CHICAGO — Recent recommendations on breast cancer and prostate cancer screening made by a government-appointed panel did not include enough input from experts in treating these cancers, doctors said here today (June 19).
Don't miss these Health stories
More women opting for preventive mastectomy - but should they be?
Rates of women who are opting for preventive mastectomies, such as Angeline Jolie, have increased by an estimated 50 percent in recent years, experts say. But many doctors are puzzled because the operation doesn't carry a 100 percent guarantee, it's major surgery -- and women have other options, from a once-a-day pill to careful monitoring.
- Larry Page's damaged vocal cords: Treatment comes with trade-offs
- Report questioning salt guidelines riles heart experts
- CDC: 2012 was deadliest year for West Nile in US
- What stresses moms most? Themselves, survey says
- More women opting for preventive mastectomy - but should they be?
The American Medical Association voted today to officially express concern over the U.S. Preventative Services Task Force recommendations on mammography and prostate specific antigen (PSA) testing.
"We have concerns that adequate input from specialists in these areas is not given or enlisted," when the task force makes its recommendations, said Dr. Robert Hughes, president of the Medical Society of the State of New York.
In 2009, the task force recommended women receive regular mammograms starting at age 50, going against the common practice of screening women beginning at age 40. And recently, the task force recommended against PSA testing for men altogether.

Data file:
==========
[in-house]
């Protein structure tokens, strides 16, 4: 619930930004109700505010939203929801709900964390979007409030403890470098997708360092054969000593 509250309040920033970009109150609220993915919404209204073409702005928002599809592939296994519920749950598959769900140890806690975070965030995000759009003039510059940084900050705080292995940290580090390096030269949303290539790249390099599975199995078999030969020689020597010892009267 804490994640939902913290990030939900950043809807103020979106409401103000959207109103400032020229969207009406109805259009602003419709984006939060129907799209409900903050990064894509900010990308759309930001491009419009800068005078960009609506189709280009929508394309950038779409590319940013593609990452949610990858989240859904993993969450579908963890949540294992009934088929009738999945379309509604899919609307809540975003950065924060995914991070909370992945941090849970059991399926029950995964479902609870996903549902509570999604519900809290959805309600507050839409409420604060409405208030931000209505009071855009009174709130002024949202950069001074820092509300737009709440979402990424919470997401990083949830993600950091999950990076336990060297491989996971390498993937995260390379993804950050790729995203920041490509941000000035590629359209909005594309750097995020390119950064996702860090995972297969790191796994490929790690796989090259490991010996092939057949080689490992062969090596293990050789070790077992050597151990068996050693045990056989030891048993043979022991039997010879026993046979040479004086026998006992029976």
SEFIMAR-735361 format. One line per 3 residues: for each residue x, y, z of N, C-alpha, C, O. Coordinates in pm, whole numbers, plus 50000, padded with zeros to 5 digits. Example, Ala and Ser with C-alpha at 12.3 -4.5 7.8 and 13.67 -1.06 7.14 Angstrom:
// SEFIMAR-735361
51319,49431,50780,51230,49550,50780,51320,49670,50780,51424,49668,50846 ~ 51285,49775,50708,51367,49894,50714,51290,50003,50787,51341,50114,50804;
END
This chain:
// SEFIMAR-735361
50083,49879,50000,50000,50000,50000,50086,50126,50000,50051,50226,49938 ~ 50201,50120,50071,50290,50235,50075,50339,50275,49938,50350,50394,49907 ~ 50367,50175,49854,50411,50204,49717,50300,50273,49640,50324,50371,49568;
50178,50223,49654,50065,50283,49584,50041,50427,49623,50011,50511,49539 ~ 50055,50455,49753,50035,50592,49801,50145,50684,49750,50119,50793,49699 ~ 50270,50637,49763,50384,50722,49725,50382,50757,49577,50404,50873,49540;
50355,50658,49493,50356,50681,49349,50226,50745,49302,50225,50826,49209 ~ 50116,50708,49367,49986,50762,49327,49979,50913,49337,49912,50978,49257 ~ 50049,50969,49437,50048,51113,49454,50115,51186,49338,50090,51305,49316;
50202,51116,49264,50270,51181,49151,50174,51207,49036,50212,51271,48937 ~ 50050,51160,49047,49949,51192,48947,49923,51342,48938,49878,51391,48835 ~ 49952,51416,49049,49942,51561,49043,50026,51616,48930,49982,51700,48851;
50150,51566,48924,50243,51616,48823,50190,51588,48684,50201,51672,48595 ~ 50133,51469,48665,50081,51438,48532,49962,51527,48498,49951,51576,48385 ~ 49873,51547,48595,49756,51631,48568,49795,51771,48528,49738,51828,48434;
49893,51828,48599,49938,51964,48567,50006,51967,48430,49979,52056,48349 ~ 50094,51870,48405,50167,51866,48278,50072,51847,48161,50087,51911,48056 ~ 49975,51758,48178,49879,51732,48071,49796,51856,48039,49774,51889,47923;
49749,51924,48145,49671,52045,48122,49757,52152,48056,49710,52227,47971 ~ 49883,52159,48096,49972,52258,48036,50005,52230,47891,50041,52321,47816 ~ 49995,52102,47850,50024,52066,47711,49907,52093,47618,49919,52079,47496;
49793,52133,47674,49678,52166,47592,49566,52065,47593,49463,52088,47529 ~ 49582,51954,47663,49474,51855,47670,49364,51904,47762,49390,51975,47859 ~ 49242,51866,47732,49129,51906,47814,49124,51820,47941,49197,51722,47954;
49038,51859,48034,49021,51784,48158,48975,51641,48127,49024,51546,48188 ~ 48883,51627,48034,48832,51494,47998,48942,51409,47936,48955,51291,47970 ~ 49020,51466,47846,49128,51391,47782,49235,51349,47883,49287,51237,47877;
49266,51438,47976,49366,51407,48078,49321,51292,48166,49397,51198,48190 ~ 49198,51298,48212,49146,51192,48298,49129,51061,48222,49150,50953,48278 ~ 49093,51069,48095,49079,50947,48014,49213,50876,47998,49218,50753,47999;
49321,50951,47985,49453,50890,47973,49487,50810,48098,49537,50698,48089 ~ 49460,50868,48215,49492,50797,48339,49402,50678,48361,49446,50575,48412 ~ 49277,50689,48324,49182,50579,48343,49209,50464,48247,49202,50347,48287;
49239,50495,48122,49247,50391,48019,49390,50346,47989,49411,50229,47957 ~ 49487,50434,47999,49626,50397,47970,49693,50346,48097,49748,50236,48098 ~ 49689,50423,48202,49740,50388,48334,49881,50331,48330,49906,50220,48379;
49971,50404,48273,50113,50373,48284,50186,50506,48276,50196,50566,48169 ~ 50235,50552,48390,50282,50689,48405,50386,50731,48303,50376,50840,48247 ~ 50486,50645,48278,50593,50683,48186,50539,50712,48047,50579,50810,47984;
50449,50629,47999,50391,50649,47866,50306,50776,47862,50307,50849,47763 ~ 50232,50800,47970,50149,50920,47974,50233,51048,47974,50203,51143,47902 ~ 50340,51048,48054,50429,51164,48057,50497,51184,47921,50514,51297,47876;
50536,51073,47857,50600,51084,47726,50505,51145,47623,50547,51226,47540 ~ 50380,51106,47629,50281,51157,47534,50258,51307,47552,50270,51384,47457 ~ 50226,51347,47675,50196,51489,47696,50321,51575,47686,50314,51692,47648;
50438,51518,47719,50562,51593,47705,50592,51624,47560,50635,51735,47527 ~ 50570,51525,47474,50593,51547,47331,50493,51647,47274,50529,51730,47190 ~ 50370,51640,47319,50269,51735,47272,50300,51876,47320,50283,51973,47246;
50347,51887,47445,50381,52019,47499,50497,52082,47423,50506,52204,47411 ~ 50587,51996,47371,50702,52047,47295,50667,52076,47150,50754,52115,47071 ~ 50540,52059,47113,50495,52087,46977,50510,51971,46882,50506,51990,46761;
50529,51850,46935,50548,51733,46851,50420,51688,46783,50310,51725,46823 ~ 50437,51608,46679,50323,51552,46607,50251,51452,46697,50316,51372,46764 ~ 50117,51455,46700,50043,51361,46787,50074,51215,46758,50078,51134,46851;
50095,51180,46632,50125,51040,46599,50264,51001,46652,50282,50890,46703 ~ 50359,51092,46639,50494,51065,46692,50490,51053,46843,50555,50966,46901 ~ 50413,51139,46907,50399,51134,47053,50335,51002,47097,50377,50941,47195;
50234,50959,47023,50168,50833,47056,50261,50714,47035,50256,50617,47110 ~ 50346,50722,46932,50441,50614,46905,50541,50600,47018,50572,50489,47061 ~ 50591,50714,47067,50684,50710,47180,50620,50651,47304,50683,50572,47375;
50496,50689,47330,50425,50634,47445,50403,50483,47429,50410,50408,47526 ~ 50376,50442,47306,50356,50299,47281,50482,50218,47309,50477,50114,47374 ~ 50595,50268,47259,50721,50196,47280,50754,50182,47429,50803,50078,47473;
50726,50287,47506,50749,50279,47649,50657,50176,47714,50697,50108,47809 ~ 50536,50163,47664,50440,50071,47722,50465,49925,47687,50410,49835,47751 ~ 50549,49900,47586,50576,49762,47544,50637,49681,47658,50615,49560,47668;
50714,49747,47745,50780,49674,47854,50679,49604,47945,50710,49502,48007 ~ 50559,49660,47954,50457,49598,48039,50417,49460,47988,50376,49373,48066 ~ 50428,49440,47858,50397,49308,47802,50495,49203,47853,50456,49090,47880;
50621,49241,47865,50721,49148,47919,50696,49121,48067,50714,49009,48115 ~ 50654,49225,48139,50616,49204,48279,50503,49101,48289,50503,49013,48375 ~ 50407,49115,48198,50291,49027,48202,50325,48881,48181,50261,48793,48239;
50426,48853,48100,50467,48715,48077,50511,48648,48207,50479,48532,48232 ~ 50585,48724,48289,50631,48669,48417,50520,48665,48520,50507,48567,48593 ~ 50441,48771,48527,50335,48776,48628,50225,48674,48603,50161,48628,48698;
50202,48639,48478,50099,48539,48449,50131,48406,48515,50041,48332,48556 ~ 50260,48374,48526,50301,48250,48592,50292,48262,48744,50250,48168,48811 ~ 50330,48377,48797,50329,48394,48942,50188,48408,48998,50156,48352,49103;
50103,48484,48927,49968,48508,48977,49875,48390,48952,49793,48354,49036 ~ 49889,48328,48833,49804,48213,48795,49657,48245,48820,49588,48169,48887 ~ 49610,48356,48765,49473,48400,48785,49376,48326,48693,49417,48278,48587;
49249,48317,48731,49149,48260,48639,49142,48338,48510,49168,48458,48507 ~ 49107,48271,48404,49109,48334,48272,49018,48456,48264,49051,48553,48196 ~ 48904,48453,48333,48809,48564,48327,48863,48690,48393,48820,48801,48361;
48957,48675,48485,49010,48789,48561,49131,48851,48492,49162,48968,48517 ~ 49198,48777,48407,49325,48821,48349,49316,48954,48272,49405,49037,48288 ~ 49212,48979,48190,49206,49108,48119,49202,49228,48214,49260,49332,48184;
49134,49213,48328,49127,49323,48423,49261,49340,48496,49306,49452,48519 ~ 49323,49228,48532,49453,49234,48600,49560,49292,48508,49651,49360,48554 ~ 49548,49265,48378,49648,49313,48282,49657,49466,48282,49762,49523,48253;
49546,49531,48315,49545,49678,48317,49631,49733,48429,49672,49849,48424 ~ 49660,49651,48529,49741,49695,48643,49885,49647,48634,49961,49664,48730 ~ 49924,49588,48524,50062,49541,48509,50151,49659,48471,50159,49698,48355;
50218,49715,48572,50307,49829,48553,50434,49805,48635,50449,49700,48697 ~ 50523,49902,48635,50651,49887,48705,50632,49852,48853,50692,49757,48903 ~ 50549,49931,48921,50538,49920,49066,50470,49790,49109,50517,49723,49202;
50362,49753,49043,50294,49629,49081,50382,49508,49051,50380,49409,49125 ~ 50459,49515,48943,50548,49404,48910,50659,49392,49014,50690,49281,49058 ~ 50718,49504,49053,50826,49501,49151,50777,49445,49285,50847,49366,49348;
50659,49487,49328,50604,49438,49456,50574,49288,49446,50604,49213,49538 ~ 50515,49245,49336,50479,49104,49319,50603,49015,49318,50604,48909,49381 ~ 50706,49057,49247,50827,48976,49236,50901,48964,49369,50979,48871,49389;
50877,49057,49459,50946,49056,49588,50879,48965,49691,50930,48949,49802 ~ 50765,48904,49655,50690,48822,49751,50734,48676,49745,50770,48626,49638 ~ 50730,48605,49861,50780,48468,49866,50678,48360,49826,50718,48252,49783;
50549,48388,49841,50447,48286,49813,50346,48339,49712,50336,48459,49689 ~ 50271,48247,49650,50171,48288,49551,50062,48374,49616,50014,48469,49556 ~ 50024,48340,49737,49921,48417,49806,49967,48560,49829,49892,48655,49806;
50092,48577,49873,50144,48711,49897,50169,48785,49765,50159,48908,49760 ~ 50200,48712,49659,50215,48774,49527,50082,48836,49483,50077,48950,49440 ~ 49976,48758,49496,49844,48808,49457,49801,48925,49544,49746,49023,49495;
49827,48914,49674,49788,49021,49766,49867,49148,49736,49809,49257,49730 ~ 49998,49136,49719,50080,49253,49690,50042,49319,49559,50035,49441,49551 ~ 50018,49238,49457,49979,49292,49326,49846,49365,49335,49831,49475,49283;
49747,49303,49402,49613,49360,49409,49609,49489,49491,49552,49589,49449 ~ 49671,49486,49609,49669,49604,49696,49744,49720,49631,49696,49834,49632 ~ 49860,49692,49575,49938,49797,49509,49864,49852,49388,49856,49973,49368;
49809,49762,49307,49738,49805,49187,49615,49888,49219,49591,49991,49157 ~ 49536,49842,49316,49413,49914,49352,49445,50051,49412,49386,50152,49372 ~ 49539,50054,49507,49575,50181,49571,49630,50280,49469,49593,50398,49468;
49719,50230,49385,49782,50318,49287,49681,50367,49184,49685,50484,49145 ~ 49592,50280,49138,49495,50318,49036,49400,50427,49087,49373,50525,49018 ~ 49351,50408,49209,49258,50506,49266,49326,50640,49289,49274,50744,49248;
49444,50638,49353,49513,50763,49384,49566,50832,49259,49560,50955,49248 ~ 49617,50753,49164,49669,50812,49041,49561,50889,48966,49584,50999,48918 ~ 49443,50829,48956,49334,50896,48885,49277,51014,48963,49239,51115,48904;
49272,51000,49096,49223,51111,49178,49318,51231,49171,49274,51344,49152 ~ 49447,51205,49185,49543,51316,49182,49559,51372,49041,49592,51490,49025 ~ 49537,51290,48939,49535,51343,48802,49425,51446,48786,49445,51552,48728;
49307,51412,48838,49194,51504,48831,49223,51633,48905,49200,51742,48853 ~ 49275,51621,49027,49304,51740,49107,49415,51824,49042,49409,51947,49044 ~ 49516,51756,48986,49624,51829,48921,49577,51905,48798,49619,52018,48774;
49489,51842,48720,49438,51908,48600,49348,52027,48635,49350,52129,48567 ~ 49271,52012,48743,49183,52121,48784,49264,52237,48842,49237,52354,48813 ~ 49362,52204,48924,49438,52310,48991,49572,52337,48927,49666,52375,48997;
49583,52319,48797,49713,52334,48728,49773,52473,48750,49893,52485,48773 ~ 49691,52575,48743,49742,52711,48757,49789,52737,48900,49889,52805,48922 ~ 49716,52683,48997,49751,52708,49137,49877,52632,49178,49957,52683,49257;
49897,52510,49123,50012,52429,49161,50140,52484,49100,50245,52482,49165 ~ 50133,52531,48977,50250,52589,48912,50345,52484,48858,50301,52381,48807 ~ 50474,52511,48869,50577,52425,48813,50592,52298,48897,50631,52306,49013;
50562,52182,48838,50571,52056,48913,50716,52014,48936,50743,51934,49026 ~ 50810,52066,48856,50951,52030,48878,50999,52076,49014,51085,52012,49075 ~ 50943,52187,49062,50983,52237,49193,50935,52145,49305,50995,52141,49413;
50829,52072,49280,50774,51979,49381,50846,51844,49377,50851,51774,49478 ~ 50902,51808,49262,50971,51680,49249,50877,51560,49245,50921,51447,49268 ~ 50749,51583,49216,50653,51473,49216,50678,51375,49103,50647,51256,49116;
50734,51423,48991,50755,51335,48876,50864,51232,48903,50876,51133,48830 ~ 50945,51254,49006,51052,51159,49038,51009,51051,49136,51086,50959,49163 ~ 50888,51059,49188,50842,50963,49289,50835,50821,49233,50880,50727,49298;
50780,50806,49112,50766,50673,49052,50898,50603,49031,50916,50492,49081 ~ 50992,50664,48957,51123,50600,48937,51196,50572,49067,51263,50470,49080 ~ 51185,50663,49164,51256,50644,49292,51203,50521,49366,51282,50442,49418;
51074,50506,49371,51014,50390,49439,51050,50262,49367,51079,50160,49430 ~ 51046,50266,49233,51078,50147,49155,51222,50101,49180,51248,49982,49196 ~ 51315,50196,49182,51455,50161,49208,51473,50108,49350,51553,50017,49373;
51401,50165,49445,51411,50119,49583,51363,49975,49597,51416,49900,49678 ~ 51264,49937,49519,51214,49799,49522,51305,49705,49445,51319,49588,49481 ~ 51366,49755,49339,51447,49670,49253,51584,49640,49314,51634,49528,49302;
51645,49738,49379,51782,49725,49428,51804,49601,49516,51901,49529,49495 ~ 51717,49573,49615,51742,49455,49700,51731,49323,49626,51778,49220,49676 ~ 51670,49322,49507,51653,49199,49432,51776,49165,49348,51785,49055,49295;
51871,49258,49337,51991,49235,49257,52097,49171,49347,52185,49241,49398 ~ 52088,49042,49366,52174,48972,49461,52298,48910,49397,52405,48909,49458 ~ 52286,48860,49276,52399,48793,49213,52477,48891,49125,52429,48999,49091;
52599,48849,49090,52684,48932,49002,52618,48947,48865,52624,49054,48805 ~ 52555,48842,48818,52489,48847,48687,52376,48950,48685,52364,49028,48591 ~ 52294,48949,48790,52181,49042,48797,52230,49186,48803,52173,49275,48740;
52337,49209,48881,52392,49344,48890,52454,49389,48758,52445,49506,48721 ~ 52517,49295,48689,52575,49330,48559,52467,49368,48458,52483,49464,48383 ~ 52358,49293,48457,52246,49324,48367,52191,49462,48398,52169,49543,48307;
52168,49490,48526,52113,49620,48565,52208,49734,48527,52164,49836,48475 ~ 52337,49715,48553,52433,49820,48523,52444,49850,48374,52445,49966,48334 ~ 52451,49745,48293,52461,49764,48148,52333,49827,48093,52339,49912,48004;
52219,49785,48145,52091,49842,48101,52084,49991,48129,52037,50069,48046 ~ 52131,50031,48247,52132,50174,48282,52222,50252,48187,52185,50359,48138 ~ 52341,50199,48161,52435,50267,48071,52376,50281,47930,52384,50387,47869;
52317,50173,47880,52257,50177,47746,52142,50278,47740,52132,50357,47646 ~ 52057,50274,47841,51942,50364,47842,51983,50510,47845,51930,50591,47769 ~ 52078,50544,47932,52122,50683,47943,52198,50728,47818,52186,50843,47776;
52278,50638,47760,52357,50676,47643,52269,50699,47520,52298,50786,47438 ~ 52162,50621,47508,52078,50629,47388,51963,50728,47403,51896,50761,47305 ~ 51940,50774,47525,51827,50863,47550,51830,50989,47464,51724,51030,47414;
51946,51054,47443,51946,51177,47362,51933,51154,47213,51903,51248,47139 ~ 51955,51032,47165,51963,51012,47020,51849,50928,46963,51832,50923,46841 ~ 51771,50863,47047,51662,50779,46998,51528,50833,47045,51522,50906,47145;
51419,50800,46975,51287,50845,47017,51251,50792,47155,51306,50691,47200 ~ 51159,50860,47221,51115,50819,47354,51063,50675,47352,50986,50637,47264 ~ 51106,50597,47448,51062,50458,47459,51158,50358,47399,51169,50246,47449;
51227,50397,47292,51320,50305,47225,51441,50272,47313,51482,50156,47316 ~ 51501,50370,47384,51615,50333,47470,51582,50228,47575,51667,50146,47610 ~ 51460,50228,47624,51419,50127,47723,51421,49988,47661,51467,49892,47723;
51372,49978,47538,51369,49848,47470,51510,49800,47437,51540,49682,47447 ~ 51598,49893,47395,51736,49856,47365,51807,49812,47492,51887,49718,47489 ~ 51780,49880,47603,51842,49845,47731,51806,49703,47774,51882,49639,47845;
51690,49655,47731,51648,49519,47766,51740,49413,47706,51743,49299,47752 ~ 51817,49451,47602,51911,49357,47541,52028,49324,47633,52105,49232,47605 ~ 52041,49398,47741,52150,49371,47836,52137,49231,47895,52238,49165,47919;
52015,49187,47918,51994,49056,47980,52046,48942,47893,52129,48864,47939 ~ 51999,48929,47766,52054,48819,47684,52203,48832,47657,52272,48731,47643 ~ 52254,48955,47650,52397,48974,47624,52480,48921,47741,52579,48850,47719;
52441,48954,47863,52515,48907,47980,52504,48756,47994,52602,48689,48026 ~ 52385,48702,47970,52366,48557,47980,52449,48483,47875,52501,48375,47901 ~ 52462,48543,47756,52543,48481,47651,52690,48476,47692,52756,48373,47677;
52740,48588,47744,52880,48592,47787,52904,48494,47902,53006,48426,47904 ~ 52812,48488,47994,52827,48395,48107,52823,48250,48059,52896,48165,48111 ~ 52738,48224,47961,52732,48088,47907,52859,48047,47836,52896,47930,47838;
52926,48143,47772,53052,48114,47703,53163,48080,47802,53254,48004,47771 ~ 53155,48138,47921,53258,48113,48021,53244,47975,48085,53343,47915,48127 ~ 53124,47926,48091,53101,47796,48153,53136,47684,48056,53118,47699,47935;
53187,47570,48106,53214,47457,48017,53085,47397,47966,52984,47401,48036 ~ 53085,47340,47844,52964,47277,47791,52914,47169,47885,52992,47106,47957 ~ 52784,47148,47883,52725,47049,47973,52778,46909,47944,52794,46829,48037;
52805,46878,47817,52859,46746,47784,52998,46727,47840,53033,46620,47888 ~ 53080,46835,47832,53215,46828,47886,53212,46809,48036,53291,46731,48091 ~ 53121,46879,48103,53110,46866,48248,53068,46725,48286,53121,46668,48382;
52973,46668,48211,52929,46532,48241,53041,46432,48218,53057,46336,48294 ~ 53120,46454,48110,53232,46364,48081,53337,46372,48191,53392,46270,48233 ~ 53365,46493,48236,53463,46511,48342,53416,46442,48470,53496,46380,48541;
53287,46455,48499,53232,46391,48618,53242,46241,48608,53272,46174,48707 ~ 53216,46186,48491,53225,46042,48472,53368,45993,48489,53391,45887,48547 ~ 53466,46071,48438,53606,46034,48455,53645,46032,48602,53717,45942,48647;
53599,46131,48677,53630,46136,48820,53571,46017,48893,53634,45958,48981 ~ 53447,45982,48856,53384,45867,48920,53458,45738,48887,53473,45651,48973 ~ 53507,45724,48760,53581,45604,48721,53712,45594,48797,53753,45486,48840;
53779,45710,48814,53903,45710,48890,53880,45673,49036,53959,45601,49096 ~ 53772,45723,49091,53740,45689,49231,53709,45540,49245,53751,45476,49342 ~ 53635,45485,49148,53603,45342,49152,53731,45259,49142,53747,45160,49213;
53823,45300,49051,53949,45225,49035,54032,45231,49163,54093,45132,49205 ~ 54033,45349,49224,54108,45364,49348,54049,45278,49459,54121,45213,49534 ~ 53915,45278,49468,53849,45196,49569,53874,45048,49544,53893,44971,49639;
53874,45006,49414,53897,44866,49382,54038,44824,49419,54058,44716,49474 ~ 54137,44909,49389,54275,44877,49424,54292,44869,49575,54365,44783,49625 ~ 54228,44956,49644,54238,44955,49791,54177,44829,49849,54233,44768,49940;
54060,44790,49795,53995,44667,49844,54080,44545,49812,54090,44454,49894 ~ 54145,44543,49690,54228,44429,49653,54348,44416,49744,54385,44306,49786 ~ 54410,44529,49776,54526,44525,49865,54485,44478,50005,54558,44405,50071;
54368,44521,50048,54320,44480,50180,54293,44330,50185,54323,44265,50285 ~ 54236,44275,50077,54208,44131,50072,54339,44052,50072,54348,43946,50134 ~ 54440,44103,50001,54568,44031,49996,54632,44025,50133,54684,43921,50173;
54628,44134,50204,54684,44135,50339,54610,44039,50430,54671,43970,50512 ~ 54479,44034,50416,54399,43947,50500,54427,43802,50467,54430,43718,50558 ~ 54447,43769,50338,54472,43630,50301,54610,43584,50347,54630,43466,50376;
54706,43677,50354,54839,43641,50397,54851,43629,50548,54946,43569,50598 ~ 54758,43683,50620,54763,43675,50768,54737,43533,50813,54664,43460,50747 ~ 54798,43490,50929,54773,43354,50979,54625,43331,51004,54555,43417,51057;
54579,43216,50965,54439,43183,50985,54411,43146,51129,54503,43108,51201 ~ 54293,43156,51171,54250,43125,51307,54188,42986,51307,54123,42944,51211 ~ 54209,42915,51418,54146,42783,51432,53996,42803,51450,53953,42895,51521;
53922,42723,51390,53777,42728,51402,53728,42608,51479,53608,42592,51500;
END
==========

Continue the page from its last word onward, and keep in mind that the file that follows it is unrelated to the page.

Hughes said that doctors' reactions to these recommendations have been "outrage, disappointment, frustration [and] sadness."
"They put undo emphasis on possible risks, without adequately emphasizing the obvious benefits of early screening," which include early diagnosis and treatment of cancer, Hughes said.
The task force has said the risks of screening, which include unnecessary tests and anxiety caused by false-positive results, do not outweigh their benefits. In addition, the task force said evidence shows men who receive prostate cancer screening do not live longer than men who don't receive screening.
Doctors here said the task force does not have enough input from specialists when making its recommendations.
The new AMA policy says the organizations should encourage task force "to implement procedures that allow for meaningful input on recommendation development from specialists and stakeholders in the topic area under study."
The task force does hold a comment period for their recommendations, but some doctors feel these periods are not enough, and do not adequately engage medical specialists societies, Hughes said.
More from MyHealthNewsDaily: